The fitted ARIMA model to be validate before using the forecasted results for broader use. The model was verified for accuracy by examining the residuals of the model using the autocorrelation function (ACF) and partial ACF (PACF). If the model shows random residuals, it indicates that the identified model is adequately predicts future prices and vice versa. The ACF and PACF residuals considered random, when all their ACFs were within limits. After satisfying the adequacy of the fitted model, it can be use for forecasting future prices.

Identification of the model was concerned with deciding the appropriate values (p, d, q) (P, D, Q). To check the stationarity of price series of potato, the Augmented Dickey-Fuller unit root tests used. The test confirmed that the data was non-stationary for without difference. In this case, differencing of lag 1 gave a significant result, so with differencing of lag 1(d =1) is stationary in respect to mean and variance. Thus, there is no need for further differencing the time series, and then the adopted difference order is d = 1 for the ARIMA (p, d, q). This test allows going further in the steps for the ARIMA model development, which are to find out the appropriate values of (p, d, q) (P, D, Q). It was done by observing the Auto Correlation Function (ACF) and the Partial Auto Correlation Function (PACF) values. The Auto Correlation Function helps in choosing the appropriate values for the ordering of moving average terms (MA) and the Partial AutoCorrelation Function for those autoregressive terms (AR). The autocorrelation function and the partial autocorrelation function for Utter Pradesh, West Bengal, Madhya Pradesh, Punjab, Gujarat, Tripura, and India were obtained and presented in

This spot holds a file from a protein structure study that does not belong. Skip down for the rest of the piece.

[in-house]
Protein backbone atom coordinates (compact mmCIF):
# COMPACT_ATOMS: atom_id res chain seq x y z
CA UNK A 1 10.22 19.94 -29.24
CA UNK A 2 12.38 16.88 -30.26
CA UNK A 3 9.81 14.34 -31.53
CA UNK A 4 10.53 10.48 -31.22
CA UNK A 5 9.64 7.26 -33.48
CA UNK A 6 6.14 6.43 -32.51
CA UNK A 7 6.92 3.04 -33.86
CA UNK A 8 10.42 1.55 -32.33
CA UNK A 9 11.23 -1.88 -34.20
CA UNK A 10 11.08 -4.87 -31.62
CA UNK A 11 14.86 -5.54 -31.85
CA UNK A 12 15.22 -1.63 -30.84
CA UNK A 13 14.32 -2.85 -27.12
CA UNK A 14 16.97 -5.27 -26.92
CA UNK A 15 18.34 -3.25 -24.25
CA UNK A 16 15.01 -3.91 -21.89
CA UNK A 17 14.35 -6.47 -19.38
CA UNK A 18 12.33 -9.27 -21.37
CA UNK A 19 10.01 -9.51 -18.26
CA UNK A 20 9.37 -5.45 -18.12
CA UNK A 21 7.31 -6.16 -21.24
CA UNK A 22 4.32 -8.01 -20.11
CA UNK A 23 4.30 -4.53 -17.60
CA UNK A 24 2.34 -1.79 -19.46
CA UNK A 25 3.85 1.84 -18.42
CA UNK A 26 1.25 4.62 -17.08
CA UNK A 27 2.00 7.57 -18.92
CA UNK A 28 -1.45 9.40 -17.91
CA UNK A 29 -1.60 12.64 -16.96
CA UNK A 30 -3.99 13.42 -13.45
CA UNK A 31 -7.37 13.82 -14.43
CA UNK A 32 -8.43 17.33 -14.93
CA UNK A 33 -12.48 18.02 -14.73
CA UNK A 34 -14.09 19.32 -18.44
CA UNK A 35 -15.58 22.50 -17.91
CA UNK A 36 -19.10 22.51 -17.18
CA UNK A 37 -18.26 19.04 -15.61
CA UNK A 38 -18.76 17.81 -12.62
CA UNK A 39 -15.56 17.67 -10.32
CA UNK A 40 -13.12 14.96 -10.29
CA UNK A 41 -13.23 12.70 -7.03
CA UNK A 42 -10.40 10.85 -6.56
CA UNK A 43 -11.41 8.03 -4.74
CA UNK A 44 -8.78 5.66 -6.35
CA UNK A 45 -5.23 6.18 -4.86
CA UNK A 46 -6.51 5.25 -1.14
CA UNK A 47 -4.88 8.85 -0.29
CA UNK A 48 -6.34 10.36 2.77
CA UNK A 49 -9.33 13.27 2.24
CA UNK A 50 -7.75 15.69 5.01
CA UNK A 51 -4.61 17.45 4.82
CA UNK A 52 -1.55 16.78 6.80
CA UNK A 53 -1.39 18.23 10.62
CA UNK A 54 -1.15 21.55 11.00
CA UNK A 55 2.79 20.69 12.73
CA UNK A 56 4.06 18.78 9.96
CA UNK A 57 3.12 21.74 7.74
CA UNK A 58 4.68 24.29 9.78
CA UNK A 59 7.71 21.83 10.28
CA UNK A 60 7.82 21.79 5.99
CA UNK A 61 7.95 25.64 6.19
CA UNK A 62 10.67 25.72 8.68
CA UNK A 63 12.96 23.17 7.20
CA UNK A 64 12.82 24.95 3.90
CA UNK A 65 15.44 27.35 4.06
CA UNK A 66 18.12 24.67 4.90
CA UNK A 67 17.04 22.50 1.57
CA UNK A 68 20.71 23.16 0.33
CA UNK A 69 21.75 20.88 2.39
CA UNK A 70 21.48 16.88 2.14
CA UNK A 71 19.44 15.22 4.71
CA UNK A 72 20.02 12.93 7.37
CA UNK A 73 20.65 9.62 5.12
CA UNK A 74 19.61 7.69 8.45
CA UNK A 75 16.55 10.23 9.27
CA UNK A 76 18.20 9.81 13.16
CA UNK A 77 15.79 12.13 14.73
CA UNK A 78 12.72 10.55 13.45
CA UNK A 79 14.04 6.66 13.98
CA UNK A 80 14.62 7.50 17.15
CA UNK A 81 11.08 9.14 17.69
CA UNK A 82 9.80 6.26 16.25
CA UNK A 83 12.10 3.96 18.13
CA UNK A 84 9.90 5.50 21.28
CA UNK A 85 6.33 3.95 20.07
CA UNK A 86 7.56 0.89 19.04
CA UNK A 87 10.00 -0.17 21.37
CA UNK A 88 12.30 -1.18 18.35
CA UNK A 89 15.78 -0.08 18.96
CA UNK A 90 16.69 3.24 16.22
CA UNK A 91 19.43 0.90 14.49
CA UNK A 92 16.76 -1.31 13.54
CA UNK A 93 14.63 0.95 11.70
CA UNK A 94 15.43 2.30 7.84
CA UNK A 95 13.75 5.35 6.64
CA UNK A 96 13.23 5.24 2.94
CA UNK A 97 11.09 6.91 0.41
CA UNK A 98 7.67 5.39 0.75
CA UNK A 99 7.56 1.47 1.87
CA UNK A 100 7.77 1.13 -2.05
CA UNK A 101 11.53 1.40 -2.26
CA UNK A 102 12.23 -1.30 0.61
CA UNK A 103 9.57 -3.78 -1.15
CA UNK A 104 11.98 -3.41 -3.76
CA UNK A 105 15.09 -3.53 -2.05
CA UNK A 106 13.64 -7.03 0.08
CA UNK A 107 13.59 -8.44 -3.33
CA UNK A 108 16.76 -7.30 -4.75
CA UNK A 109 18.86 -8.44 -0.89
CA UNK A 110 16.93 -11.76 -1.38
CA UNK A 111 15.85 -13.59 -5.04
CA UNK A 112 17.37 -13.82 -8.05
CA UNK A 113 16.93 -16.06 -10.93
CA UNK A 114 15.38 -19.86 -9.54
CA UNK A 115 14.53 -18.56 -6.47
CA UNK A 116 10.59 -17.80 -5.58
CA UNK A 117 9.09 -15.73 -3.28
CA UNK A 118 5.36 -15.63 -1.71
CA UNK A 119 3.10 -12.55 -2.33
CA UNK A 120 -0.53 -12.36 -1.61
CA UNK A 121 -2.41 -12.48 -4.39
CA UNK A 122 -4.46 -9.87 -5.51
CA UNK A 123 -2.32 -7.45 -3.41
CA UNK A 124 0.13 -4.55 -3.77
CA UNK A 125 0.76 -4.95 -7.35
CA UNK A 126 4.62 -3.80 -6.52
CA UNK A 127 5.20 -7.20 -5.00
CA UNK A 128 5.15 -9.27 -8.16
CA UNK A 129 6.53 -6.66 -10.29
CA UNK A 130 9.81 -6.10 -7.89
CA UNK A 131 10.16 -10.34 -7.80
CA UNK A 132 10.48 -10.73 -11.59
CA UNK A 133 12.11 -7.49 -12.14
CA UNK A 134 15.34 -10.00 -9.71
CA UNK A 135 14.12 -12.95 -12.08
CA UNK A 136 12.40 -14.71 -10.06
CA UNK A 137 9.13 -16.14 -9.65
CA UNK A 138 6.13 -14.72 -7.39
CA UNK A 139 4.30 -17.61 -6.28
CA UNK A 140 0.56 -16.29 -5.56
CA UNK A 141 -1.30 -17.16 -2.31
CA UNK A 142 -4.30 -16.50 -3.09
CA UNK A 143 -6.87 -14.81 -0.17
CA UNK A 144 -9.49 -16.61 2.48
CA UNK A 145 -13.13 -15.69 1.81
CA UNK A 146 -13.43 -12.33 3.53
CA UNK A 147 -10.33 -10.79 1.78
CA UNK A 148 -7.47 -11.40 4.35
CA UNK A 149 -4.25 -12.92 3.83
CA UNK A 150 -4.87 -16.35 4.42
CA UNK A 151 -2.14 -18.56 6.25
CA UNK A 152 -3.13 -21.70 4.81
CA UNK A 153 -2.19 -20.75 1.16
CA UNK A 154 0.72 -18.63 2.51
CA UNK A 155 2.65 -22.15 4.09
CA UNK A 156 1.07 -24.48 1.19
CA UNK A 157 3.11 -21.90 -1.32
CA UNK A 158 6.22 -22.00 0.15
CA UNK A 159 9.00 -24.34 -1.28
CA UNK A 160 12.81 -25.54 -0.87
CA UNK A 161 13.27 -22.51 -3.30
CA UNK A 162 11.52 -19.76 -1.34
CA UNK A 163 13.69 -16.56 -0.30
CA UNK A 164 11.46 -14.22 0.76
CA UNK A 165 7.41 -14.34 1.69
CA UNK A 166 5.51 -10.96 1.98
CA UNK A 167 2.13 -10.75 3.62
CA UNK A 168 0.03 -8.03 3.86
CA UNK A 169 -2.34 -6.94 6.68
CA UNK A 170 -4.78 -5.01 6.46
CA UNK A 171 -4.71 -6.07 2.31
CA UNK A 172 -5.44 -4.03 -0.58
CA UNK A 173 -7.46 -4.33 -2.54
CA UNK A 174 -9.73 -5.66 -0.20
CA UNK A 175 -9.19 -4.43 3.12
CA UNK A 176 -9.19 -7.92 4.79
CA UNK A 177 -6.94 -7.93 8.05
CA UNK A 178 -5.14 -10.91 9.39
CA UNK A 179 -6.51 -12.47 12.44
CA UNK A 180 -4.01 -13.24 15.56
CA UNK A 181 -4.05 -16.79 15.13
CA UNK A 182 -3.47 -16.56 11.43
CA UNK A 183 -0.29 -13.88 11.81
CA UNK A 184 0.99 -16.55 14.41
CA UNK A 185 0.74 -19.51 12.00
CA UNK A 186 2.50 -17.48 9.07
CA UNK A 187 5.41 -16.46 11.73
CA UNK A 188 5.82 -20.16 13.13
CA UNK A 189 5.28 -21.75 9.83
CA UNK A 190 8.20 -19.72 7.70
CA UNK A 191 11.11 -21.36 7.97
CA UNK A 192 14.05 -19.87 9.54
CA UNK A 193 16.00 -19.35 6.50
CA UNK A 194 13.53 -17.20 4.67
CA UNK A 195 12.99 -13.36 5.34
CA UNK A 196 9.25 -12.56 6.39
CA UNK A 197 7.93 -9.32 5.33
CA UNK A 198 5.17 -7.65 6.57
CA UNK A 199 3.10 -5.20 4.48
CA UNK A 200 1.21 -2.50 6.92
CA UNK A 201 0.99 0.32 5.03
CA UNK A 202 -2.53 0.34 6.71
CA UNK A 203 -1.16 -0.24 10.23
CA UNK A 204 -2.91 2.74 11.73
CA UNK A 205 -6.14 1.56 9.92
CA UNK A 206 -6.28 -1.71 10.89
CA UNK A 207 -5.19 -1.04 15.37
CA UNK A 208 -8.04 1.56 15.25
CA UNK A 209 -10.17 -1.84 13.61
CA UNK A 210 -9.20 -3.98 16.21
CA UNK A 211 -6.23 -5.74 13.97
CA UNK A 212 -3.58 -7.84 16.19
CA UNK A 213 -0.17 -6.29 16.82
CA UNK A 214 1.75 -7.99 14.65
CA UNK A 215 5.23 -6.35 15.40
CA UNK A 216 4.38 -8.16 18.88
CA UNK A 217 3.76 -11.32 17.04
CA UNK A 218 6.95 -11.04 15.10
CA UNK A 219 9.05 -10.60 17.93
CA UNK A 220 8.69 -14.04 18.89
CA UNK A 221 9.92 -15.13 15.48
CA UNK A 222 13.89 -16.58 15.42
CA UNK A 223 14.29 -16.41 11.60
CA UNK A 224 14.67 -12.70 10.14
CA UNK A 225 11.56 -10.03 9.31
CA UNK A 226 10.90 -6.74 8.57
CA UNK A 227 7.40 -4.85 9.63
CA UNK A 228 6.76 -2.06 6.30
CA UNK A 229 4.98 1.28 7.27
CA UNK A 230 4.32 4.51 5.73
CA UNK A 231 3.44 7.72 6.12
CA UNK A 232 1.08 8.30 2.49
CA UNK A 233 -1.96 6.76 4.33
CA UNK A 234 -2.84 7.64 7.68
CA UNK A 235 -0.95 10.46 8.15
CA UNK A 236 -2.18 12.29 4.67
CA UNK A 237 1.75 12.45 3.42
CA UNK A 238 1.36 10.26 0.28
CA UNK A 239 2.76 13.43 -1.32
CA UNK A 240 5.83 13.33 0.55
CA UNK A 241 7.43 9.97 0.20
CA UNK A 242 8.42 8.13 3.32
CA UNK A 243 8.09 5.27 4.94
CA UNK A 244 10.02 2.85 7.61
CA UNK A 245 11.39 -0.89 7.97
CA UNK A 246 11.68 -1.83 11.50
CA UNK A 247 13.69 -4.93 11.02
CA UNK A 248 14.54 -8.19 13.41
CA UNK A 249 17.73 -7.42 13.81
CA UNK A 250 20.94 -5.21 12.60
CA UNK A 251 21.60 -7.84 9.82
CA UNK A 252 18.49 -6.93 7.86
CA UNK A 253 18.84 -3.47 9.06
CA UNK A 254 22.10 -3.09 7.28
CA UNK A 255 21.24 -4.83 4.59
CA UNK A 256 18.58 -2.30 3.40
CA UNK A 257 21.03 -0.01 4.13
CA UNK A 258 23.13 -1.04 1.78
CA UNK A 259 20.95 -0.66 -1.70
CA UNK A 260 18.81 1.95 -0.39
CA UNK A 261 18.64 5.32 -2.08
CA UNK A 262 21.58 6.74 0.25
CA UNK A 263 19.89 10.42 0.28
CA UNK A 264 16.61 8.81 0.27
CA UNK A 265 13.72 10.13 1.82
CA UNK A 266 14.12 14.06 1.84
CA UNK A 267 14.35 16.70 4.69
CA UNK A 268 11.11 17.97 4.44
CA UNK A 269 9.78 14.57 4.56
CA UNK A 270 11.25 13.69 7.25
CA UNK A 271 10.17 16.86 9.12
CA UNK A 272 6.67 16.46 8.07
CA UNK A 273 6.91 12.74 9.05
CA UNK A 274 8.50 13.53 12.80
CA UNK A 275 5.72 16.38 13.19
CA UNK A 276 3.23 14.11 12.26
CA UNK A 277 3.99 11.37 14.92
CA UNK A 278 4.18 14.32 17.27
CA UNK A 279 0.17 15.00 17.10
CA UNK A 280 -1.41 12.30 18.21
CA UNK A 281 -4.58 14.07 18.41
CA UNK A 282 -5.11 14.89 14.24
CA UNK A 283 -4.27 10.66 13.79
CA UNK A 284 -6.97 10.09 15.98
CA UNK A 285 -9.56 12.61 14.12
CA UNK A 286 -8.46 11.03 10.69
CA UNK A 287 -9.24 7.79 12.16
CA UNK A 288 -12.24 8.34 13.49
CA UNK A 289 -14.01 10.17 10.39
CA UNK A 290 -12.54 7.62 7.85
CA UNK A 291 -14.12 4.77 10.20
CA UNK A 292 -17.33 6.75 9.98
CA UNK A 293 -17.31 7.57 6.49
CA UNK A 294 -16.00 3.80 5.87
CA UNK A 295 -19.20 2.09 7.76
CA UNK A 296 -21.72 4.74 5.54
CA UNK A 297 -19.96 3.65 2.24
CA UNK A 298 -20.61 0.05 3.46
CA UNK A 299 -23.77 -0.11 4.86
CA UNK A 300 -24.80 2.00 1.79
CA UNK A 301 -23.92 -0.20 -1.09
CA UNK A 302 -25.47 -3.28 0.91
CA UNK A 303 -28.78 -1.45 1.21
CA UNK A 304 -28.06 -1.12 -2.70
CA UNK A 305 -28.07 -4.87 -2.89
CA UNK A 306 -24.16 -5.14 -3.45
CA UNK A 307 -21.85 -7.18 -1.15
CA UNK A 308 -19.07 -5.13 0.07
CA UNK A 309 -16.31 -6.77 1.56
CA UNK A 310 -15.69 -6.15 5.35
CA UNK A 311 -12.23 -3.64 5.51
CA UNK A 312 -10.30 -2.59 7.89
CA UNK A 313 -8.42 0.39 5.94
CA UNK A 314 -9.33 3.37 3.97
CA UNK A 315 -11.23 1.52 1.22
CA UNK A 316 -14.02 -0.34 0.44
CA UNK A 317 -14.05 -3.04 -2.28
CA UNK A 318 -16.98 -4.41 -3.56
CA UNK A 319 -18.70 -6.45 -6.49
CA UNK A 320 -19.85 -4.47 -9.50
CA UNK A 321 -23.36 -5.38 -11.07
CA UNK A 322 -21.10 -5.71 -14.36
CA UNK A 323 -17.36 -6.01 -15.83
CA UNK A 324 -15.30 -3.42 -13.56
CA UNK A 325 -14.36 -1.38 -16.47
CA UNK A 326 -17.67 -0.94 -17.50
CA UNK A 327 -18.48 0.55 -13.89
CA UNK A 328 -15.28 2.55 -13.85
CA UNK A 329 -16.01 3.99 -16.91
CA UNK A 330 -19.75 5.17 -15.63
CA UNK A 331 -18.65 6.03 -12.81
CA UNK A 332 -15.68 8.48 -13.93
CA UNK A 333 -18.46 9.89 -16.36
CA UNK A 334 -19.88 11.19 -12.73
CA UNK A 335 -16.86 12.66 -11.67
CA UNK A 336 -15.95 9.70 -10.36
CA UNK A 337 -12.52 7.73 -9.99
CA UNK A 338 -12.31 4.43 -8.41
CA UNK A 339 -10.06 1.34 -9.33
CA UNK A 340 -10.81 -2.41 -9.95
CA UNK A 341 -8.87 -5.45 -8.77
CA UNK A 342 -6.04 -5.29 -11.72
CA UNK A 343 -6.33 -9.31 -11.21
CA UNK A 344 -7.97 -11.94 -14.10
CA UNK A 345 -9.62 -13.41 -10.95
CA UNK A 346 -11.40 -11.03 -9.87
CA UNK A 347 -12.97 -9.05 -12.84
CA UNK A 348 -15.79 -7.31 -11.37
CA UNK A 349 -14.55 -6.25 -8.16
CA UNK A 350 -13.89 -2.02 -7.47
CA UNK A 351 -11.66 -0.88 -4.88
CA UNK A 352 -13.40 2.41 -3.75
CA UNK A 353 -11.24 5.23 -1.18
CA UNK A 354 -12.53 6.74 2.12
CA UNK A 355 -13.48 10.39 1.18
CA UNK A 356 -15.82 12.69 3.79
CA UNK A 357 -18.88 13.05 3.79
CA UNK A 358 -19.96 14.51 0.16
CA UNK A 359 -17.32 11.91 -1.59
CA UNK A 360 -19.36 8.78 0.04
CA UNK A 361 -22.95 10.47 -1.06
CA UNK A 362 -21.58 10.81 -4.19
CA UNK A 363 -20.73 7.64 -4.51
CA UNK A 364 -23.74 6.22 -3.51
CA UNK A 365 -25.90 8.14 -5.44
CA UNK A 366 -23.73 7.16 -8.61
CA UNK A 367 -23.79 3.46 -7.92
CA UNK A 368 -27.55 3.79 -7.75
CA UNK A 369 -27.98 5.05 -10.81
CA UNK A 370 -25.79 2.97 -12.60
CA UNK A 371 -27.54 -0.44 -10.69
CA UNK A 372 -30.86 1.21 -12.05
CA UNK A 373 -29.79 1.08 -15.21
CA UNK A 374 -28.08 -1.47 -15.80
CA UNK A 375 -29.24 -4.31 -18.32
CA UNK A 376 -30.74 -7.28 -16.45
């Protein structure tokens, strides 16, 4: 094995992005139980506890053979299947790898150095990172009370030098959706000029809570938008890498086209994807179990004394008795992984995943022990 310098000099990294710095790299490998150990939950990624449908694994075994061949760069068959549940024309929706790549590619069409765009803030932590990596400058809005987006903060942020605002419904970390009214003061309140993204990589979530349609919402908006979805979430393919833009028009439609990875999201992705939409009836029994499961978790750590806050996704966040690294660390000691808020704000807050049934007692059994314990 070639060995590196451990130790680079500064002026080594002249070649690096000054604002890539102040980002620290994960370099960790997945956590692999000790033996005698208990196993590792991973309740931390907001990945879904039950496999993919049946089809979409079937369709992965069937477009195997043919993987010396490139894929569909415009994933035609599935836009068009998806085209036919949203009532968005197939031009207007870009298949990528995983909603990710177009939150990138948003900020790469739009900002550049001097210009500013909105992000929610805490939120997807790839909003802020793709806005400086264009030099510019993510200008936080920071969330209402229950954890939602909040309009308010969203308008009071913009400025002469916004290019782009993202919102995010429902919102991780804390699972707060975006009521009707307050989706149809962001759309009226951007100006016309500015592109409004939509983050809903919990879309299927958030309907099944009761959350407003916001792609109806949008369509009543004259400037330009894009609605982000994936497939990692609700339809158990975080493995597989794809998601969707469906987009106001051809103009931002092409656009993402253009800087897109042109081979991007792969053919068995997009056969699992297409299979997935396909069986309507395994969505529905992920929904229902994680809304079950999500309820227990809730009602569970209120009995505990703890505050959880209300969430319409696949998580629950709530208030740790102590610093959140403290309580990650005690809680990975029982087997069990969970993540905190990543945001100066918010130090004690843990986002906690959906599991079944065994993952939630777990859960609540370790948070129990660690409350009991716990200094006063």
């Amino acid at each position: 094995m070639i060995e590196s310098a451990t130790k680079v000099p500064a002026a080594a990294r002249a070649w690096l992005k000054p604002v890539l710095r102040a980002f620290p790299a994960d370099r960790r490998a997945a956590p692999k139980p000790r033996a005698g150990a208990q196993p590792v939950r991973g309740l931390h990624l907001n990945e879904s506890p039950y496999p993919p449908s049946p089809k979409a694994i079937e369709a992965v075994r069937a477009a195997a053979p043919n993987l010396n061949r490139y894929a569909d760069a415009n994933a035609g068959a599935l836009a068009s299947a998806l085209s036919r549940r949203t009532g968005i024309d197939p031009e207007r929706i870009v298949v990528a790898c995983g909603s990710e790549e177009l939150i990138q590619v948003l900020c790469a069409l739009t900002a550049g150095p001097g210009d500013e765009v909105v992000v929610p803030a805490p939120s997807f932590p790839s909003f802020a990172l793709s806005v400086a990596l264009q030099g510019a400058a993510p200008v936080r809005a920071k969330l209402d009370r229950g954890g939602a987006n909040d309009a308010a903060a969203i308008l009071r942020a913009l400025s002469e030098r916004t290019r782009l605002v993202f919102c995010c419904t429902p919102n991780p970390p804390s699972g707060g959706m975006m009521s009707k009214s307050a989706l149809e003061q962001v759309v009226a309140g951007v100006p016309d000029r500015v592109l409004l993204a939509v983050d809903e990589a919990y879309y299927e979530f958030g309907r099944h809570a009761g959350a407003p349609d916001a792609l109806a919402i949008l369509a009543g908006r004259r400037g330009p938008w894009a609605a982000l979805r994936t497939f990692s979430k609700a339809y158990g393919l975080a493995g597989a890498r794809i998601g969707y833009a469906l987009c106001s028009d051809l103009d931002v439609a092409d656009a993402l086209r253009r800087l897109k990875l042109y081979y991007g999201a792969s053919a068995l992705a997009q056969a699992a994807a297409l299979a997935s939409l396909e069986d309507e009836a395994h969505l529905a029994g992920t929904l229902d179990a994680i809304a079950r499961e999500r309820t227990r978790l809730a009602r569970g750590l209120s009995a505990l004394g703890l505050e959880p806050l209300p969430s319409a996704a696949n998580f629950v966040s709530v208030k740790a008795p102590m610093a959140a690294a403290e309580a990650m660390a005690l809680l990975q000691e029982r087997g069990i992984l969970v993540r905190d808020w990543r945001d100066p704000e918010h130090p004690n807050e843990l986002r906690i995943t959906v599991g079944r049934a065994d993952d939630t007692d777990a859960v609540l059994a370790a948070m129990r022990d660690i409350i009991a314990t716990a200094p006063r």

ACF and PACF graph of U.P.

ACF and PACF graph of W.B.

ACF and PACF graph of W.B.

ACF and PACF graph of Punjab

ACF and PACF graph of Gujarat

ACF and PACF graph of Tripura

ACF and PACF graph of Tripura

After the identification of the appropriate values of (p, d, q) (P, D, Q), the best-fitted models were selected based on the lowest values of RMSE, MAPE, AIC, and BIC. The model ARIMA (1,1,2), ARIMA (2,1,1) (0,0,2_{[}12_{]},_{[12]}, ARIMA (0,1,0)(0,1,1)_{[12]}, and ARIMA (3,1,3) were identified the best fitted models for Utter Pradesh, West Bengal, Madhya Pradesh, Gujarat, Punjab, Tripura, and India respectively. The results of these coefficients given in

The model validation checked using ACF and PACF plots and distribution of residuals by the Ljung-Box test plot, a statistical test that assesses whether any of a group of autocorrelations of a time series are different from zero which will influence the accuracy of the model. The potato price residual plots evaluate autocorrelations of the selected model. It was determined that most spikes fall within significance limits, which indicates that the model residuals (errors) are not autocorrelated. The fitted model is valid and can be used for making a forecast, and the residuals are normally and independently distributed. The result of Box Ljung Q statistics represented in

Residuals analysis of model ARIMA (1, 1, 2)

Residuals analysis of model ARIMA (2,1,1) (0,0,2)_{[12]}

Residuals analysis of model ARIMA (2,1,2)

Residuals analysis of model ARIMA (1,1,4)(0,0,1)_{[12]}

Residuals analysis of model ARIMA (1,1,1)(0,1,2)_{[12]}

Residuals analysis of model ARIMA (0,1,0)(0,1,1)_{[12]}

Residuals analysis of model ARIMA (3, 1, 3) Forecasting

The forecasted results of the prices of potato shown in

Forecasting prices of potato in India

In the study, ARIMA (1,1,2), ARIMA (2,1,1) (0,0,2)_{[12]}, ARIMA (2,1,2), ARIMA (1,1,4)(0,0,1)_{[12]}, ARIMA (1,1,1)(0,1,2)_{[12]}, ARIMA (0,1,0)(0,1,1)_{[12]}, and ARIMA (3,1,3) models were developed for forecasting price of potato for the states of Utter Pradesh, West Bengal, Madhya Pradesh, Gujarat, Punjab, Tripura, and India respectively. The models showed a good performance in the case of explaining variability in the data series and also, it's predicting ability.